Active Solar Water Heating


There are two types of active solar hot water systems:

Direct Circulation Systems

A direct circulation system pumps water through the collectors directly into a storage tank. A direct circulation system is more efficient, and is cheaper than to install, than an indirect system. However, as the collector and water in the pipes are outside, this type of system is susceptible to freezing. These are best in warmer areas that do not have hard or acidic water.

Indirect Circulation Systems

An indirect circulation system is better for colder climates that experience freezing conditions. A non-freezing heat-transfer fluid, rather than potable water, is pumped through the collectors. Then the fluid flows through a heat exchanger to heat the residential water supply. The following components are required:


Photo Credit: U.S. Department of Energy

Heat-Transfer Fluids carry the heat from solar collectors to water storage tanks. These heat transfer fluids are non-toxic and protect the collector and piping from freezing. The right fluid depends on the type of solar thermal system and the climate. The primary factors are freezing point, boiling point, and viscosity (which determines how much energy is needed to pump the fluid).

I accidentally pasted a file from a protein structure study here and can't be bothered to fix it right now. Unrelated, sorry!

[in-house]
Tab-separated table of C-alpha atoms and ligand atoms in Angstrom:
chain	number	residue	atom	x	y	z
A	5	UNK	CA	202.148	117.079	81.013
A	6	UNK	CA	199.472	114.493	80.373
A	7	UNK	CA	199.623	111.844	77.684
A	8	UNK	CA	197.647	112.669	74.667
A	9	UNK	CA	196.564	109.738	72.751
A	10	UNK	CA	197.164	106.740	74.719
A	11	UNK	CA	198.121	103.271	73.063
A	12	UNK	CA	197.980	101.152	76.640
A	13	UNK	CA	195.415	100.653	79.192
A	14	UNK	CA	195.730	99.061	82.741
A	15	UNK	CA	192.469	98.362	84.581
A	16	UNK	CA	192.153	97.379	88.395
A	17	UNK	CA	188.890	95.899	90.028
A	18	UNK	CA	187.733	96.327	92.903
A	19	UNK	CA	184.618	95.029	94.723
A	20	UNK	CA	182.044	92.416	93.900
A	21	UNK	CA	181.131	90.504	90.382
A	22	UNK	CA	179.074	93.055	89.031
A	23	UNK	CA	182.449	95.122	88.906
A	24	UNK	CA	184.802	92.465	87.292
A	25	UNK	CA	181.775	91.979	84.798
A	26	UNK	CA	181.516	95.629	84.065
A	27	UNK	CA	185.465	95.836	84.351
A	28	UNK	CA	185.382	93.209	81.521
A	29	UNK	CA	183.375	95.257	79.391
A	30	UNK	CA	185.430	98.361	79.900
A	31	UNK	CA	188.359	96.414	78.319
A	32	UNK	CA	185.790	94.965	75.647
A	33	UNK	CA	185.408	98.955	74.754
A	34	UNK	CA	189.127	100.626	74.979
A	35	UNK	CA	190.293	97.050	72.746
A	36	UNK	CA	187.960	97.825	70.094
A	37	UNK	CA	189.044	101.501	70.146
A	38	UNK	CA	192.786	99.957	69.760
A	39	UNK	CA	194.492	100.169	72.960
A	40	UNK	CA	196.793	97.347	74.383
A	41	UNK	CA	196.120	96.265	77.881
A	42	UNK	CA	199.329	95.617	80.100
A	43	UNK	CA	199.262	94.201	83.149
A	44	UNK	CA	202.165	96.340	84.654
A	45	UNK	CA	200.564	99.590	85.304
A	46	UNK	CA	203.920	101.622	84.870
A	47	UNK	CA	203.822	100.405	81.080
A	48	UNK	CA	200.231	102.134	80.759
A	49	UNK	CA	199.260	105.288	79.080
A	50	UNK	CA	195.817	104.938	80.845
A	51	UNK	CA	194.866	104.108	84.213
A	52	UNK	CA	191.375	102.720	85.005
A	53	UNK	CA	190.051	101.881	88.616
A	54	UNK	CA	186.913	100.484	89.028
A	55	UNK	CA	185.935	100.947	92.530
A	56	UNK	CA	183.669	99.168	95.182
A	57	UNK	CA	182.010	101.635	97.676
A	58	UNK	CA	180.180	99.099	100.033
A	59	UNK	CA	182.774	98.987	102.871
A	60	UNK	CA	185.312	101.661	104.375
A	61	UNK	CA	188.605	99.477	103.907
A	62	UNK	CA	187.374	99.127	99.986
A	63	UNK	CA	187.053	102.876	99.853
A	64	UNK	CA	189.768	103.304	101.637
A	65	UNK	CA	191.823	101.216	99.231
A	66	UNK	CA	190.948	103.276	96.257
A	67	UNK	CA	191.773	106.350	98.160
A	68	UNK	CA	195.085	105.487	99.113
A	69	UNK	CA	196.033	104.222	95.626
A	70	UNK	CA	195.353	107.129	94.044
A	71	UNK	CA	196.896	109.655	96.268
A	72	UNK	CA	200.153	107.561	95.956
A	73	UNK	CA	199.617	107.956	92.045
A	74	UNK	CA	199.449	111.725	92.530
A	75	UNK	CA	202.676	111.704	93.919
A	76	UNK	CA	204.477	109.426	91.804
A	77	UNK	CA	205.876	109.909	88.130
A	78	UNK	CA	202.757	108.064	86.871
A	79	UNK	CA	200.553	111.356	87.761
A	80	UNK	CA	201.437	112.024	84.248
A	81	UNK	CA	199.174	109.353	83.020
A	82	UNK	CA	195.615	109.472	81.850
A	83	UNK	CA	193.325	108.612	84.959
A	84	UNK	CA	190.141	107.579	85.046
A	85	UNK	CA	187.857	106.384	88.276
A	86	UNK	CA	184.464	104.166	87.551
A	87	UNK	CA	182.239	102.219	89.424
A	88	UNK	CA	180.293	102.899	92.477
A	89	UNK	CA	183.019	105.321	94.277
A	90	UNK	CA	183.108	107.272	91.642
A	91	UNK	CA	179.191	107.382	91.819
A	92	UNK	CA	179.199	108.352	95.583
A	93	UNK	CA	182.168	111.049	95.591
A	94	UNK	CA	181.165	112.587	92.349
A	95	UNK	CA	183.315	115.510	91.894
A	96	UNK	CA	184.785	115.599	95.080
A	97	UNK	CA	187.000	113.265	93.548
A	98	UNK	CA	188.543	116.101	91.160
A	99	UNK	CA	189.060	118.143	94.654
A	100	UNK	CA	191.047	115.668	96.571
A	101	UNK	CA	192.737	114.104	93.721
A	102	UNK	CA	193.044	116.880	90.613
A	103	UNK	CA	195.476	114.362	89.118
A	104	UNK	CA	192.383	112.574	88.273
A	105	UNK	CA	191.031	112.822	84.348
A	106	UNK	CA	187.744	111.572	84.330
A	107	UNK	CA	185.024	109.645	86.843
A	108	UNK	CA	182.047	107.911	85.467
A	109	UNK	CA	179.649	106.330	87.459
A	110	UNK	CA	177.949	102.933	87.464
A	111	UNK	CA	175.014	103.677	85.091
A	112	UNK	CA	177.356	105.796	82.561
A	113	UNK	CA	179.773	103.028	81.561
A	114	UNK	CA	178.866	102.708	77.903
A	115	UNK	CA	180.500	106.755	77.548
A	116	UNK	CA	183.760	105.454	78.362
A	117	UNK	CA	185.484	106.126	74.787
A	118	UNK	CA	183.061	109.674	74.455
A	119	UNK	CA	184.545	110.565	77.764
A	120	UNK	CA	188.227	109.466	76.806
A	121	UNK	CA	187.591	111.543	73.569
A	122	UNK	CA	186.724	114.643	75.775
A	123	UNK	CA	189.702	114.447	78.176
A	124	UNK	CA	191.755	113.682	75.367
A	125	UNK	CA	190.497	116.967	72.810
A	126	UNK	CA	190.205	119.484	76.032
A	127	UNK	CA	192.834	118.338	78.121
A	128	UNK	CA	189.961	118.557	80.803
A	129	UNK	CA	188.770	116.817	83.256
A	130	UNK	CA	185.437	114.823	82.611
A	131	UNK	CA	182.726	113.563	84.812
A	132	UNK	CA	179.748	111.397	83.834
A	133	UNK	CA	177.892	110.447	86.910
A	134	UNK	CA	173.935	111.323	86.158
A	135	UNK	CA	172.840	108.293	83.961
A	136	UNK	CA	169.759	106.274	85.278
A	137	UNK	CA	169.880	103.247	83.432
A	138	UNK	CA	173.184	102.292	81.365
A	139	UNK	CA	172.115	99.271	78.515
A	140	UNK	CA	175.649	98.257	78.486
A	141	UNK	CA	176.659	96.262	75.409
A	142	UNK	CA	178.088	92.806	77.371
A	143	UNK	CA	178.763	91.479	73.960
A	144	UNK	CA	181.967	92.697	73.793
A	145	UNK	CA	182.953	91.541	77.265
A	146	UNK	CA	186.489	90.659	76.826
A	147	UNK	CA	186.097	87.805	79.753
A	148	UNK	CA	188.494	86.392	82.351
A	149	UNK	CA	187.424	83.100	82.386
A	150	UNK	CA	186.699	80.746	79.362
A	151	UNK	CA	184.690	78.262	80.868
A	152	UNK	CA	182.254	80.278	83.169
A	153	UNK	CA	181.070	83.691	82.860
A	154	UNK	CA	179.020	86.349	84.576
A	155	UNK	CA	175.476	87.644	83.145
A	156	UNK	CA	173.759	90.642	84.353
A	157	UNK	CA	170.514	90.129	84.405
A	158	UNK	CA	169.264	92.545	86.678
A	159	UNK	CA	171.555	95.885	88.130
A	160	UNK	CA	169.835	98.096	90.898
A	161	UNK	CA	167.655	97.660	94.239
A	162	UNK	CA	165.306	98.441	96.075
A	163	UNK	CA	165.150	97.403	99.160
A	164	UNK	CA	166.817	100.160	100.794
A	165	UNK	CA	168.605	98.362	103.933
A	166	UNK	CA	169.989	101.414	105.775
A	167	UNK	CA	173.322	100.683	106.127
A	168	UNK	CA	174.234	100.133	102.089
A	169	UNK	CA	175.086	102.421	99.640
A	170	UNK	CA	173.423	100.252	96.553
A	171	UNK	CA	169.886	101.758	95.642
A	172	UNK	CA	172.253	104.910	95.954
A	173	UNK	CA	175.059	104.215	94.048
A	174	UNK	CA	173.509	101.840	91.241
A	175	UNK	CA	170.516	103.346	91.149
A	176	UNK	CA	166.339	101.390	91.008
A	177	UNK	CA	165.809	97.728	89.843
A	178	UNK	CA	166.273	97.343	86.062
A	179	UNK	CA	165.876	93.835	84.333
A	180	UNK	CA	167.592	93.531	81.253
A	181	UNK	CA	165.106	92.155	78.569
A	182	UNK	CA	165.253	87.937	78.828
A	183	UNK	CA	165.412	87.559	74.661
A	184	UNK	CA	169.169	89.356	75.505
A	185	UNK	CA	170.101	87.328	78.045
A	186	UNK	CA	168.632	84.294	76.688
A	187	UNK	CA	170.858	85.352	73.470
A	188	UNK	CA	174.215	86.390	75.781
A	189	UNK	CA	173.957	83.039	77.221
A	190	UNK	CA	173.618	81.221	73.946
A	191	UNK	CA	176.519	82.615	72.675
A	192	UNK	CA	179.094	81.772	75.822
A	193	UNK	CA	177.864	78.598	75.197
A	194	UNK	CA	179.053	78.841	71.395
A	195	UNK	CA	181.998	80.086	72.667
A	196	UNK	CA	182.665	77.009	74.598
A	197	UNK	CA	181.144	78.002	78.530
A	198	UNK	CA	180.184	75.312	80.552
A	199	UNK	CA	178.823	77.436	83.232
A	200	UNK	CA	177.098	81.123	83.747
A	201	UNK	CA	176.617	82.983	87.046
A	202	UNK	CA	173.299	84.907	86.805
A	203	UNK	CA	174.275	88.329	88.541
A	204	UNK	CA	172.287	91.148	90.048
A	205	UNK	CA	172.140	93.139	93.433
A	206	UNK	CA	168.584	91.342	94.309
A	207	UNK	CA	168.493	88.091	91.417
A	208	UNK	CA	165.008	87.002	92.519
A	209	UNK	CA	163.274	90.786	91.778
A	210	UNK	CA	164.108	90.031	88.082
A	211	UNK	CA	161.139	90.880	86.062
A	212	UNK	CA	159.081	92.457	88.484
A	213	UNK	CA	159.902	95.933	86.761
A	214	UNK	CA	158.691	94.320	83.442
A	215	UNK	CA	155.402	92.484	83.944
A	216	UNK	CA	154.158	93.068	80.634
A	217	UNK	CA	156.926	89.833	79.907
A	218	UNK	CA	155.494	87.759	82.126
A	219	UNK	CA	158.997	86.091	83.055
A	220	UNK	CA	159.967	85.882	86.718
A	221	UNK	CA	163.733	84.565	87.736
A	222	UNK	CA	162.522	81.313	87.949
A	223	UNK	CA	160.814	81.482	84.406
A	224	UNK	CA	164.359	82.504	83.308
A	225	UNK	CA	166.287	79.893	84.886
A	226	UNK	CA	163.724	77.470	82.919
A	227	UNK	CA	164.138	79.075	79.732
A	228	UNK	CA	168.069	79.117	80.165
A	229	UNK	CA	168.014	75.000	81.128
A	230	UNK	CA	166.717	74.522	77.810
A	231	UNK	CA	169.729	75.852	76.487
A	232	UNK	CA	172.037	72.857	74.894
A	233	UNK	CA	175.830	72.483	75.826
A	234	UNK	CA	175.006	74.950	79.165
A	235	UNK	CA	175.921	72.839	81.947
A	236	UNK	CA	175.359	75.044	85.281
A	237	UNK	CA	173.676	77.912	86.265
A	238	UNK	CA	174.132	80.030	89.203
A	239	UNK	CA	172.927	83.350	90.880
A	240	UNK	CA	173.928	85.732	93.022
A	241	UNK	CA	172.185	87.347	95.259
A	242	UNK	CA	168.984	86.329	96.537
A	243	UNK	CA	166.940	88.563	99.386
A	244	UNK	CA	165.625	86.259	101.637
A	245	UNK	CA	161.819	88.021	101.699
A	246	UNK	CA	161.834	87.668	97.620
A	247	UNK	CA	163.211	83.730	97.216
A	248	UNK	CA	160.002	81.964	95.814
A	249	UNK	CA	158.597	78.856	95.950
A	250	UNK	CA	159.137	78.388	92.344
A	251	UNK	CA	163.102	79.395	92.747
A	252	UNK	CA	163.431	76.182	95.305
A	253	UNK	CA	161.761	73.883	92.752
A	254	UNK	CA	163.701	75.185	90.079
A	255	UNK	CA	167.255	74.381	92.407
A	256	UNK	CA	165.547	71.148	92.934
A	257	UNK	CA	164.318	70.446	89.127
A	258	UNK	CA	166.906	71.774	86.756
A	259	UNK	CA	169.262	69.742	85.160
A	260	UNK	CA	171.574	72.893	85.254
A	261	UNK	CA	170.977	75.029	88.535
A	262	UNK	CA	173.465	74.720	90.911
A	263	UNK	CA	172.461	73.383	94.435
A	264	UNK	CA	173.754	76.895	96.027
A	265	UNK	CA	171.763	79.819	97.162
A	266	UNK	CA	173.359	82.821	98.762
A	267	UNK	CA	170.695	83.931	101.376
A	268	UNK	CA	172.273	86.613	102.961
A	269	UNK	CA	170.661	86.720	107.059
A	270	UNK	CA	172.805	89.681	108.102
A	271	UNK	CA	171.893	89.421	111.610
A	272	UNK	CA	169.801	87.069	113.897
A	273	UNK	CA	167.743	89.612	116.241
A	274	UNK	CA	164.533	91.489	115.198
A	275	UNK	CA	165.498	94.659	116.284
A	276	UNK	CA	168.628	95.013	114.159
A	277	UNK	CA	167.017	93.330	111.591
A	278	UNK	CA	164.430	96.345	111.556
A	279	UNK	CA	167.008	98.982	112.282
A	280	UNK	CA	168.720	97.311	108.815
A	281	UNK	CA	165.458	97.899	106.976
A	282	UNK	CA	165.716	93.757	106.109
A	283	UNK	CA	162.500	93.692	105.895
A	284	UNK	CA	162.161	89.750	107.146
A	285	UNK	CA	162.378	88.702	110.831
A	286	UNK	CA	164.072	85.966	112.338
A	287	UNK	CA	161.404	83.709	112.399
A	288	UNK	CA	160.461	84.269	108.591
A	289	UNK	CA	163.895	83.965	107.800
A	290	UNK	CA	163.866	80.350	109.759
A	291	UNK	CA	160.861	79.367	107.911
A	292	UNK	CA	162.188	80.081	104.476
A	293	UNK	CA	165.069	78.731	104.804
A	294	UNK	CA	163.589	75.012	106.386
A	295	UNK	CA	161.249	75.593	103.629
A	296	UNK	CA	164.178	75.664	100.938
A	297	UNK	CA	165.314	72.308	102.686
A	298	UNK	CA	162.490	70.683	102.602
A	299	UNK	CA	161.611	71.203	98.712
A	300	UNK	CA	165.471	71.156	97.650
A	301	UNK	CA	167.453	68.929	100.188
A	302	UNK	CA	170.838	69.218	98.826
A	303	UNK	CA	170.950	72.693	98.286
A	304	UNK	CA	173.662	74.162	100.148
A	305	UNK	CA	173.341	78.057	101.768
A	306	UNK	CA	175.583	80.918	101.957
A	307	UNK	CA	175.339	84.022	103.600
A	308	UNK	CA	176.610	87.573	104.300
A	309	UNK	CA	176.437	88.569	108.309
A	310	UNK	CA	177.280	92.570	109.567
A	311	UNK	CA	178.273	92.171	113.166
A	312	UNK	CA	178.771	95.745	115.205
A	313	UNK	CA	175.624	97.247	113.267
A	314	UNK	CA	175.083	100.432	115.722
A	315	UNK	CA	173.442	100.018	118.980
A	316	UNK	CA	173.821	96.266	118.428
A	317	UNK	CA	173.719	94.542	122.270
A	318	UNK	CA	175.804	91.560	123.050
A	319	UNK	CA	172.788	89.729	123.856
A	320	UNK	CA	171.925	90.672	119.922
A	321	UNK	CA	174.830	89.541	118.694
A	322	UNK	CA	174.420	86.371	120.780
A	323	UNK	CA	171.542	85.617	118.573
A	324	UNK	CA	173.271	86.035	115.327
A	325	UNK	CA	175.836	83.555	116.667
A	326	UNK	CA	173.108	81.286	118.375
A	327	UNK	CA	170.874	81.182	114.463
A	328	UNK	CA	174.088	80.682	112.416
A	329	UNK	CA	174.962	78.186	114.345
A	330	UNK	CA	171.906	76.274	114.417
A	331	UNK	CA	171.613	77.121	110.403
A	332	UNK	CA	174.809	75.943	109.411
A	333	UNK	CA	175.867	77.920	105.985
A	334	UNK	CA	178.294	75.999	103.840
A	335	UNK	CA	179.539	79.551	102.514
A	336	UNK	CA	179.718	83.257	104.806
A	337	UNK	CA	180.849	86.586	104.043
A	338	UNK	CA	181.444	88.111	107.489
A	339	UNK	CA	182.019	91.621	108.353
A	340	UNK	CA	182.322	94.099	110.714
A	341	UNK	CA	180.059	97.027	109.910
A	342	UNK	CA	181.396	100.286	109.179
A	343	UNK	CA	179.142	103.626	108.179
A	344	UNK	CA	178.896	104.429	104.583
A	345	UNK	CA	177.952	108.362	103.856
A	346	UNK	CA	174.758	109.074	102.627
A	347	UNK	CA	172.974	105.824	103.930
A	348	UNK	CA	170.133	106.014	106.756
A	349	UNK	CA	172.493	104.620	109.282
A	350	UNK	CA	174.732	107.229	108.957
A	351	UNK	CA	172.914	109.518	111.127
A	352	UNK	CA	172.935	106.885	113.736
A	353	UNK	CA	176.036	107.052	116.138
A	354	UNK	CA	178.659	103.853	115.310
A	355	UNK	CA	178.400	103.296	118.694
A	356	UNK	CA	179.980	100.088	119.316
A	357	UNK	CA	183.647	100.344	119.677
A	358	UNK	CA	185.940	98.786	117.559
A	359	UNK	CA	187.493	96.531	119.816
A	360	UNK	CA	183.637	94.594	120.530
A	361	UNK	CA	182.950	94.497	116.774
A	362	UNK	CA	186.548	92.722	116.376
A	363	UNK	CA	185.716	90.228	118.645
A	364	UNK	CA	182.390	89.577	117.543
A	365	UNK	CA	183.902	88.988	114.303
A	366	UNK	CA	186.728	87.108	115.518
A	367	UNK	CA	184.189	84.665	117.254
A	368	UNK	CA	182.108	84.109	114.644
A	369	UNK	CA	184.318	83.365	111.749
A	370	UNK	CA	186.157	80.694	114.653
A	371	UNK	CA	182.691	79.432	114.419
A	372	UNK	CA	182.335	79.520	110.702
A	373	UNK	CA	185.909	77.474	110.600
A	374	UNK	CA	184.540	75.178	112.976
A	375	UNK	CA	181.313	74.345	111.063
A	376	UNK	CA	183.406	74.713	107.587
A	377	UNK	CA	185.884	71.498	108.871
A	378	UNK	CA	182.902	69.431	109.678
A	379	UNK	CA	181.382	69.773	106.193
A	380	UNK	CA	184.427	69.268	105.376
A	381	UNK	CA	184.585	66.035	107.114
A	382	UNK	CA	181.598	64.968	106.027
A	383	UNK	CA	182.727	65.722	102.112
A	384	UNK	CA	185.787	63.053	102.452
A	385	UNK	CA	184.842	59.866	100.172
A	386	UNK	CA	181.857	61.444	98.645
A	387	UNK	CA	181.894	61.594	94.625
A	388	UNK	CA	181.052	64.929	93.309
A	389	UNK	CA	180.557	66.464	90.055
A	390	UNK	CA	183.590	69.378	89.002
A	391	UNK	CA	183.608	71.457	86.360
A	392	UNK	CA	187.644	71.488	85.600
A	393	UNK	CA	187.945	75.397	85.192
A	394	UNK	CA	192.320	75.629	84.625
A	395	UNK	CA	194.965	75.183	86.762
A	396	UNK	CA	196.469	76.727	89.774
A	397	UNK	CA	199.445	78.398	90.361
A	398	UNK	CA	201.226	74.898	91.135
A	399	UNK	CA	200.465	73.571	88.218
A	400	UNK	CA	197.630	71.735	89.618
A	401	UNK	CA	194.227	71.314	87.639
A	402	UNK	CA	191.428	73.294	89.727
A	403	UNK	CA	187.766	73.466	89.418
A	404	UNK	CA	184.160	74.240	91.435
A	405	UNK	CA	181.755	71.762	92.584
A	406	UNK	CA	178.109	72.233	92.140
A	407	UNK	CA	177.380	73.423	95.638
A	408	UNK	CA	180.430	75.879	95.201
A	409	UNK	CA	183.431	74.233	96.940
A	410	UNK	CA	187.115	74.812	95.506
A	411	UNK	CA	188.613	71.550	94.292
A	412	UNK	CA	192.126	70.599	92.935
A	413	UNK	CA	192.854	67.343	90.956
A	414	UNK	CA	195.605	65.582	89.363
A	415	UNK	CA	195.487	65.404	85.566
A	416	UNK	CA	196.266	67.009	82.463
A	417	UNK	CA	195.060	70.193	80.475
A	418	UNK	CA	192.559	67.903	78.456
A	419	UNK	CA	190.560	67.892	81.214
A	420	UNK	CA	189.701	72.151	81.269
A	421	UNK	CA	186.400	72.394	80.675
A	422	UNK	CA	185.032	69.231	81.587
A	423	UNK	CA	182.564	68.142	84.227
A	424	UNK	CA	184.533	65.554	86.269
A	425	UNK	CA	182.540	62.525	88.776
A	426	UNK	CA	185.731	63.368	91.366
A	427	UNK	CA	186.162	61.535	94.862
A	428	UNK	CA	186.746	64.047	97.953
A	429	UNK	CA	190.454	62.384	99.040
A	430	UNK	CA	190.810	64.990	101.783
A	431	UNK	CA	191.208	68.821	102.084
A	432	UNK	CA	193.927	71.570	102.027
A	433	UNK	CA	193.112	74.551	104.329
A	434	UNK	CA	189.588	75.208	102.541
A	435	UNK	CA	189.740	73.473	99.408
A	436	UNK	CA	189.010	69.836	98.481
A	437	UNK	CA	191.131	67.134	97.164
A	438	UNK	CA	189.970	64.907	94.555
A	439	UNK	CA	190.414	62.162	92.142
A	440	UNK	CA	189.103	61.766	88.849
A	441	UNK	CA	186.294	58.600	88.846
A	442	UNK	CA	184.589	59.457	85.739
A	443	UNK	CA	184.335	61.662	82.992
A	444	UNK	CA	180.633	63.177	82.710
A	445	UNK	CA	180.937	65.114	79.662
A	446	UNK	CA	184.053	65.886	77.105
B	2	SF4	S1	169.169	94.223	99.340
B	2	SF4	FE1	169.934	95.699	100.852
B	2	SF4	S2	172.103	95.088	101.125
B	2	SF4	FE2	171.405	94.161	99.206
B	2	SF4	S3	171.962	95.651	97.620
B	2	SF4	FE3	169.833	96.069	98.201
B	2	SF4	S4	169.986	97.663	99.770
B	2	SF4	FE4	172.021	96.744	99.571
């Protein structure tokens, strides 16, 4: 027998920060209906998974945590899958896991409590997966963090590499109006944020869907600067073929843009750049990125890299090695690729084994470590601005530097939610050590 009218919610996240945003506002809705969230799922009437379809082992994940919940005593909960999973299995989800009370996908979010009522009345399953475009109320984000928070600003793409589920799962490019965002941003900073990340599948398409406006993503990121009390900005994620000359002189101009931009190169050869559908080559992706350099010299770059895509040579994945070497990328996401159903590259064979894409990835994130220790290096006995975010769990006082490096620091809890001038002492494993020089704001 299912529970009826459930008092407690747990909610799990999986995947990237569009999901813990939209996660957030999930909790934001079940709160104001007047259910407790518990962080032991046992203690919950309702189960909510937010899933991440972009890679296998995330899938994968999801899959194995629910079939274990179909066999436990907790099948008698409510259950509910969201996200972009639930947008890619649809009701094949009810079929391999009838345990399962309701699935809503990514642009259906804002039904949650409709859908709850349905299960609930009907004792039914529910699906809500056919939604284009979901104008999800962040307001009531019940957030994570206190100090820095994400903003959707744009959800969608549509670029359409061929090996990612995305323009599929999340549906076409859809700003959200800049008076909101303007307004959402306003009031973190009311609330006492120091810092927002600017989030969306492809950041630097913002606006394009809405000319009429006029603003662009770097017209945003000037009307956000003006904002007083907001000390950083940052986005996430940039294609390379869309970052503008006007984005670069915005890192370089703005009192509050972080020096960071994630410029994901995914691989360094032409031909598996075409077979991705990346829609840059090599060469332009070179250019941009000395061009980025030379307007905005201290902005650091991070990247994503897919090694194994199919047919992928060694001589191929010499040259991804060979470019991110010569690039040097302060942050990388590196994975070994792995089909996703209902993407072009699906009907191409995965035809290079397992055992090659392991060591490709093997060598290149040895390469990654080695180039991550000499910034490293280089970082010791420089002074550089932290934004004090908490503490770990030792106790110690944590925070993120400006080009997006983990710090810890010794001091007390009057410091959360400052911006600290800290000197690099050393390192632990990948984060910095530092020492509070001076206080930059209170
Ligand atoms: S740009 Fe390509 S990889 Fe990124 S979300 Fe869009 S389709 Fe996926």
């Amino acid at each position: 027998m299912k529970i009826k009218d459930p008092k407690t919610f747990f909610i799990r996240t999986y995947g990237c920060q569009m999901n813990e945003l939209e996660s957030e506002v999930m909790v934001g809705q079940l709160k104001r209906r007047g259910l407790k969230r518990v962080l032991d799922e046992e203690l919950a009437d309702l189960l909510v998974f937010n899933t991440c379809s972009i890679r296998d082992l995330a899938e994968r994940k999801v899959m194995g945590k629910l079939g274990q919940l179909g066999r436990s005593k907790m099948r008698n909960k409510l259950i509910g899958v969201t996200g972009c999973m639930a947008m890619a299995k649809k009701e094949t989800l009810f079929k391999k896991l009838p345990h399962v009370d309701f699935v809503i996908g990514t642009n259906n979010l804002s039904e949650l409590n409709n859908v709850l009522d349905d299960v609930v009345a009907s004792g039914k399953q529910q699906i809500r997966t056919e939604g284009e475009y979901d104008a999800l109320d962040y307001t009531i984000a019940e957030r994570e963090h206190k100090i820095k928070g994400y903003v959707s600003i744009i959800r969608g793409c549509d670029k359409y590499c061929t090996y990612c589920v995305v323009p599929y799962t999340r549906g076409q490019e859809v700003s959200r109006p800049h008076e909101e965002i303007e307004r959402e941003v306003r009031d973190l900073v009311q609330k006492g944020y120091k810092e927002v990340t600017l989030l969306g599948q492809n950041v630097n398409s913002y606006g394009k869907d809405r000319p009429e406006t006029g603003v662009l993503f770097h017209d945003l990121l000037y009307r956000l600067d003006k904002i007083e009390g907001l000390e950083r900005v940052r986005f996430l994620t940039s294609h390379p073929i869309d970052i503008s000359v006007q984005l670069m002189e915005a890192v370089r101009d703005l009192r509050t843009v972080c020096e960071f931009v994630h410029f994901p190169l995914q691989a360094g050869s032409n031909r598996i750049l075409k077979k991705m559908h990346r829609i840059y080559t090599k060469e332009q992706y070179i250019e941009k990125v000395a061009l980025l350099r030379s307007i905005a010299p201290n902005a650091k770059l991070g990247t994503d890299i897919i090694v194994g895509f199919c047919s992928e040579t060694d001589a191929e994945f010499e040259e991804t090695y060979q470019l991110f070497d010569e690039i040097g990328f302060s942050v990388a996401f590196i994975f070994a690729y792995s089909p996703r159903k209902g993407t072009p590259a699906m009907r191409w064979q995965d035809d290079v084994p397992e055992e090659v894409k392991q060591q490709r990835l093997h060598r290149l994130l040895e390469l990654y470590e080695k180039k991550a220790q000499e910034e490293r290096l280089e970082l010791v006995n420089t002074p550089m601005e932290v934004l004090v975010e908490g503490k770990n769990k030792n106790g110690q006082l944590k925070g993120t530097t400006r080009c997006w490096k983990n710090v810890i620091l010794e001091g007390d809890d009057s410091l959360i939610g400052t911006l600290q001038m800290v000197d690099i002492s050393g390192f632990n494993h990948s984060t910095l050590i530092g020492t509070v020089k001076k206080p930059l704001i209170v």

Heat Exchangers transfer solar heat from the transfer fluid to the home water supply. Heat exchangers are often made from metals such as copper and stainless steel. The main type of heat exchanger is liquid-to-liquid, which uses transfer fluid, with one or two barriers between the transfer fluid and the water supply. These are described below:

  • single-wall: the heat transfer fluid and the potable water are separated by the heat exchanger material.
  • double-wall: the heat transfer fluid and the potable water are separated by two layers of heat exchanger material with air in between. If the heat exchanger has a problem the two fluids will not touch each other.

The most common designs of heat exchangers are:

  • coil (shown above) where the exchanger is a tube in the storage tank. If you have an indirect oil or gas water heater, you are already are using a coil heat exchanger!
  • shell-and-tube, where two tubes with water and heat-transfer fluid circulating in opposite directions are encased in a metal shell outside the storage tank.
  • tube-in-tube, with the two tubes of water and heat-transfer fluid  in direct thermal contact with each other, is the most efficient type.

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